kissmass fashion – india
Yeshwant Rao Holkar II, otherwise known as Maharaja of Indore, was an extreme dandy of the decadent 1930s, a prince of untold wealth who lavished fortunes in the jewelry houses of Paris, and turned heads across continents with his bespoke tailoring and exquisitely fashionable wives. Clare Waight Keller caught the exhibition about him that recently closed at the Musée des Arts Décoratifs, and came out impressed by “this incredible drifter through different cities, who decided to abandon India and embrace modernism.” There was something, she said, about the Maharaja’s “cross-cultural traveling” that inspired the characters who were slouching with a certain cowboy insouciance around the Givenchy haute couture salons this morning. But by the looks of them, she might as well have been talking about one of the modern dandies who was sitting in the audience instead, among them the unmissable Luke Day, editor of British GQ Style, who is never seen without his cowboy hat.
Whichever roundabout way they come at it, all menswear designers are looking at big issues to do with masculinity and, more often than not, tinkering around with whether the suit can be made attractive-slash-relevant to young men. What’s going to be the next big thing is open territory at a time when—bam!—a whole generation, introduced to brand-frenzy through the thing called streetwear, has graduated to young manhood with the knowledge that a) desirable wearables cost a lot of money and b) there is no thrill like being part of a pack, and yet just ahead of it.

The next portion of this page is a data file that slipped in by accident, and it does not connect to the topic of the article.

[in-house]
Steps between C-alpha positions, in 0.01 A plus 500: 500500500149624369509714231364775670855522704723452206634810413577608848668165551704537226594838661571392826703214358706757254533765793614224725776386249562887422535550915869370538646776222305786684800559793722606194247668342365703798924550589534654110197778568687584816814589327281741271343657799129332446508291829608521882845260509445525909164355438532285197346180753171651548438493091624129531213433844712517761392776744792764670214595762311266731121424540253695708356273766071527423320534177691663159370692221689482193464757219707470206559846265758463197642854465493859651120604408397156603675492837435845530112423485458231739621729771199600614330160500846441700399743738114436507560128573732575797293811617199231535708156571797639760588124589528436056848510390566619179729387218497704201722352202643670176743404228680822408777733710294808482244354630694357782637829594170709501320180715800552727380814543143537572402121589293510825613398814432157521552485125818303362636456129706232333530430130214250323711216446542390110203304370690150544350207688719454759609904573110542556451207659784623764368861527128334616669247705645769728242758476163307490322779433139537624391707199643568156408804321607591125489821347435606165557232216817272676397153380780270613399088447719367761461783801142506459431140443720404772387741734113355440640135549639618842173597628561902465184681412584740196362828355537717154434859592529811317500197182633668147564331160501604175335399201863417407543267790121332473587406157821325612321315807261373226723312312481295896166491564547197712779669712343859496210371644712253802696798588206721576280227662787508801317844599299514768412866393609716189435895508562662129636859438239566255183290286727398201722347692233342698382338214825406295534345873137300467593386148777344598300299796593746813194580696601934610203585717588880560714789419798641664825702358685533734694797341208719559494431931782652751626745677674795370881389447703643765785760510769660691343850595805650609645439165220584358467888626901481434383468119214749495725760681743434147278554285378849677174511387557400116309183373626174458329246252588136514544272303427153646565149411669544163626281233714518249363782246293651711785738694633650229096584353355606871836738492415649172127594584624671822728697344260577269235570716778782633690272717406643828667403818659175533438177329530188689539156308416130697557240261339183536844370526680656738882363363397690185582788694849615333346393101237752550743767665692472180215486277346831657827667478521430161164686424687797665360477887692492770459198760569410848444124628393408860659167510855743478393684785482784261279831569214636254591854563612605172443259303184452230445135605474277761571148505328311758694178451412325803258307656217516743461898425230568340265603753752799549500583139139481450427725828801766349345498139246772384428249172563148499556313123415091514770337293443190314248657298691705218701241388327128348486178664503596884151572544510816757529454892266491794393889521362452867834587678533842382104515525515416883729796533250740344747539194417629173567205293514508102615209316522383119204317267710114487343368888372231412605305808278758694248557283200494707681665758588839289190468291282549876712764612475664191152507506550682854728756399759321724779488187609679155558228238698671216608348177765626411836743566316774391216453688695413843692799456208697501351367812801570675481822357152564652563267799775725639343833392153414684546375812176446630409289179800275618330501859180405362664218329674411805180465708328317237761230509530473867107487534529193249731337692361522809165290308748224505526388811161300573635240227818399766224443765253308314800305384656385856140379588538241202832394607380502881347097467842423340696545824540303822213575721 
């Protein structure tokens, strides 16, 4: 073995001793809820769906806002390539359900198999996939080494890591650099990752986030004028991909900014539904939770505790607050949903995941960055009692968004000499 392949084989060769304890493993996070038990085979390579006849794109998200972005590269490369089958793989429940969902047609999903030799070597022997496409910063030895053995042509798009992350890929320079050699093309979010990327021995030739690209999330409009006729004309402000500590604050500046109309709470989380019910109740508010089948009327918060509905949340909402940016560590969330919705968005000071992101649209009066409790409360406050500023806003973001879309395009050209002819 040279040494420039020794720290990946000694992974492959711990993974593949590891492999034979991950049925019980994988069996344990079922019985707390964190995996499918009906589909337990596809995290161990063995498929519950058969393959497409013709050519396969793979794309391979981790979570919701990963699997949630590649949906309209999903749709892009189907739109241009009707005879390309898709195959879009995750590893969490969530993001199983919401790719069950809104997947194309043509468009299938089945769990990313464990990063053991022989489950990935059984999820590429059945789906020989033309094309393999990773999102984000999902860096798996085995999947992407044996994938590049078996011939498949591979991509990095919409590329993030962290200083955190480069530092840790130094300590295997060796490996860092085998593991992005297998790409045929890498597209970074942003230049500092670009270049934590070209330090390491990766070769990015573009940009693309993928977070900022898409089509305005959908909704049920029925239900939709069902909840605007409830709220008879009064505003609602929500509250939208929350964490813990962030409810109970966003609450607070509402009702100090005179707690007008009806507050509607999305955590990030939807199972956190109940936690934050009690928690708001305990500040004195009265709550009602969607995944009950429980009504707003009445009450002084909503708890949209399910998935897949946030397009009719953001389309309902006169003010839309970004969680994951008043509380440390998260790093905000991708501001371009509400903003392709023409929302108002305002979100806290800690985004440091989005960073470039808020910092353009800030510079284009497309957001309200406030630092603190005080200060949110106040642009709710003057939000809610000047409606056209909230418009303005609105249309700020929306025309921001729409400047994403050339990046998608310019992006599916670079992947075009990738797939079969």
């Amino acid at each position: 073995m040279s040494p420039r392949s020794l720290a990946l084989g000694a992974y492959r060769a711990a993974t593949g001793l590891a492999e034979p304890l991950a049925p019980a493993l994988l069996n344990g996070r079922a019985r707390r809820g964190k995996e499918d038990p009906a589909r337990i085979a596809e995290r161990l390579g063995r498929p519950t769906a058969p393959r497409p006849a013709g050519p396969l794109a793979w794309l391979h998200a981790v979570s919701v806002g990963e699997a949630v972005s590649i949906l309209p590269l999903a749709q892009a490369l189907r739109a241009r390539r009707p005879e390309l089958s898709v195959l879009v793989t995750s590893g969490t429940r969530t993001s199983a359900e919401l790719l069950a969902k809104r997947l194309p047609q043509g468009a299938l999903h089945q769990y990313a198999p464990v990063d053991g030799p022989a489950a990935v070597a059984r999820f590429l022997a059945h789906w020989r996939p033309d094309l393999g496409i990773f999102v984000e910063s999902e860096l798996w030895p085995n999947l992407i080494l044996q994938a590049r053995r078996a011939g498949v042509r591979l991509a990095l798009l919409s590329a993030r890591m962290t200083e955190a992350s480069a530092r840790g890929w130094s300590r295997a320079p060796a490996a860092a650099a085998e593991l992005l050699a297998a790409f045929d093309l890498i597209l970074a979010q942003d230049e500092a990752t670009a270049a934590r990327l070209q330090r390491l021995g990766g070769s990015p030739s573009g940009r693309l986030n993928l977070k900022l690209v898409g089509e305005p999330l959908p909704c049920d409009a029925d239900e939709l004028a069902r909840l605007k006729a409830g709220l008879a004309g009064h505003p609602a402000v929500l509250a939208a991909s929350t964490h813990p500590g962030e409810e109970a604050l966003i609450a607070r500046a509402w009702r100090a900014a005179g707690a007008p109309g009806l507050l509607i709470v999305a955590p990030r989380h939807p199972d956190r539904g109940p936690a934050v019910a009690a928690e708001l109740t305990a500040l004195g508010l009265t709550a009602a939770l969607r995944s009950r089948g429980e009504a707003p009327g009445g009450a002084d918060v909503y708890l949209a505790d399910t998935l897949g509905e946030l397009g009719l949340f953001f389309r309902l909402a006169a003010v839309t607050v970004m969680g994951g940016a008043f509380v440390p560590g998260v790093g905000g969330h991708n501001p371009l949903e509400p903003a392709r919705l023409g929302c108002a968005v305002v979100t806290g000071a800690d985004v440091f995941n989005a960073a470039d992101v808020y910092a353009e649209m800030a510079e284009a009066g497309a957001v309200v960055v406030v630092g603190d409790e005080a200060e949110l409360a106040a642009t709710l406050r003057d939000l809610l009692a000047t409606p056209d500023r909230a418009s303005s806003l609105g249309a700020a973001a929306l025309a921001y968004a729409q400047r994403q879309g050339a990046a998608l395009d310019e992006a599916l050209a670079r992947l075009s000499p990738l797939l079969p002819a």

Waight Keller is right in reading that post-hoodie and -ugly trainer surge as a new stretch of opportunity. She’s projected the next phase of Givenchy at young men who are “fashion” in a different sense. It’s a vibe she’s gleaned from how the impeccable Hubert de Givenchy dressed in the ’70s, and how the likes of Day and his friend Ben Cobb (the new suit-and-flares co-editor of Katie Grand’s Love magazine) dress on a daily basis and on Instagram.
So her take on tailoring is neat-to-the-body, and styled with a metal-tipped swagger leant by square-toed boots, the occasional Stetson, and a note of contemporary perversity. Showing in the couture headquarters of the house, she transferred over the latex bodysuits she’s used in women’s, inserting them as high-necked T-shirts. Oversize sweaters, worn with tailored trousers, added range.
The Maharaja reference, she explained, entered with the silver bejeweled embroidery she proposed for eveningwear. Here, it veered toward the Alexander McQueen menswear zone that Sarah Burton has been mapping out in recent times. But then again, McQueen and his tailoring is part of Givenchy history, too. He showed his final collection for the house in these very rooms. It was for women, of course. Twenty years ago, nobody imagined that men would ever be in the market for almost couture-like finery. They are now, and it’s Waight Keller’s intention to wrangle these 21st-century dandies in from the streets, the red carpets, and (who knows?) maybe even a few palaces.